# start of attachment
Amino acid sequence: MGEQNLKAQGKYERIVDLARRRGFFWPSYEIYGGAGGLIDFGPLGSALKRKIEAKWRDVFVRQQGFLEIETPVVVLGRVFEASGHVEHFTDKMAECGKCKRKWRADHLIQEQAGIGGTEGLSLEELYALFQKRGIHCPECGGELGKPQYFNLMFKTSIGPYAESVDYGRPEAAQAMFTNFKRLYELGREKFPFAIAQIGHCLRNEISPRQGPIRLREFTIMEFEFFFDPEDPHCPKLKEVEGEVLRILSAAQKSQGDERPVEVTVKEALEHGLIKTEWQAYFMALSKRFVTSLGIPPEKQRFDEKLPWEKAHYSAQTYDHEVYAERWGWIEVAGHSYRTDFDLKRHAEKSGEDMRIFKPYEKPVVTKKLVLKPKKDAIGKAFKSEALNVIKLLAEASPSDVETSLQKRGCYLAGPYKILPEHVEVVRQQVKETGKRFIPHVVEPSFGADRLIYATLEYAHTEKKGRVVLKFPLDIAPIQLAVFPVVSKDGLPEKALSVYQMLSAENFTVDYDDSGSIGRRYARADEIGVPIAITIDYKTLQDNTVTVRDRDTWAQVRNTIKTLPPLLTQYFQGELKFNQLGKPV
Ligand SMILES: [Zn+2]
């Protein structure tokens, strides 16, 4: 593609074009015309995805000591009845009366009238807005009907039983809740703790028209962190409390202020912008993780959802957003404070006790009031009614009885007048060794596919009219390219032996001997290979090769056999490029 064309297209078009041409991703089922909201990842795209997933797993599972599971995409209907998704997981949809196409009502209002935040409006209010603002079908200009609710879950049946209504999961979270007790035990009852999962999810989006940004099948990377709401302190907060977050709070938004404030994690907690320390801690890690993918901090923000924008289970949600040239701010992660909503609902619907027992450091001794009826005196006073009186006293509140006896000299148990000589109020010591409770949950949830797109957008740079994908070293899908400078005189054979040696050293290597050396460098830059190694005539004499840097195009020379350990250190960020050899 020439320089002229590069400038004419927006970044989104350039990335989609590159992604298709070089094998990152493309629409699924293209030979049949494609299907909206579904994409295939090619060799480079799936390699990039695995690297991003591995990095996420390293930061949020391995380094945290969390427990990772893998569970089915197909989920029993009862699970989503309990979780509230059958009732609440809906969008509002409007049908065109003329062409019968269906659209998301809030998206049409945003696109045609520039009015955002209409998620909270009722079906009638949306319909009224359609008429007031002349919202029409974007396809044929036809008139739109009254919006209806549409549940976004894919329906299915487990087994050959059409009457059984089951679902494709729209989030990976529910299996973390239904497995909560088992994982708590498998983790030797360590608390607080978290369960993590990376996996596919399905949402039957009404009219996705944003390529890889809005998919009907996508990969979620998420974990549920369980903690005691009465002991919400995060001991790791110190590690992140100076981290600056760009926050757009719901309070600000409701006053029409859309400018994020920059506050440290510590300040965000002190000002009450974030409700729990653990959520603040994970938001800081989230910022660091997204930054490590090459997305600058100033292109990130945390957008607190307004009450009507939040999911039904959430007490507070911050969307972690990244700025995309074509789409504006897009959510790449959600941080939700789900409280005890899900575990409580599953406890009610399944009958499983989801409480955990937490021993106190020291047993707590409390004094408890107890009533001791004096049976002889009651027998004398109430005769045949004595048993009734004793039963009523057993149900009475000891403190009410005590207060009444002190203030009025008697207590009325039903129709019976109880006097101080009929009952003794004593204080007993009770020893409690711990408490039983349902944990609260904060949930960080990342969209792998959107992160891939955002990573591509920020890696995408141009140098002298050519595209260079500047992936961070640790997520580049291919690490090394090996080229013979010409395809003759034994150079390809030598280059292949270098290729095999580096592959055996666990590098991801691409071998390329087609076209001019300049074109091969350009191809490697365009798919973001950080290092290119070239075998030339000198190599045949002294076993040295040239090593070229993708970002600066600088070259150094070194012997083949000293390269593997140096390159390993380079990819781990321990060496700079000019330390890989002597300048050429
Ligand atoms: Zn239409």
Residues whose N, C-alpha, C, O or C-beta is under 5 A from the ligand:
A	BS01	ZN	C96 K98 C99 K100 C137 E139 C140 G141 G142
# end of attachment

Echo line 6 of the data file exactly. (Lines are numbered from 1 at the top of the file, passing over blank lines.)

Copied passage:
A	BS01	ZN	C96 K98 C99 K100 C137 E139 C140 G141 G142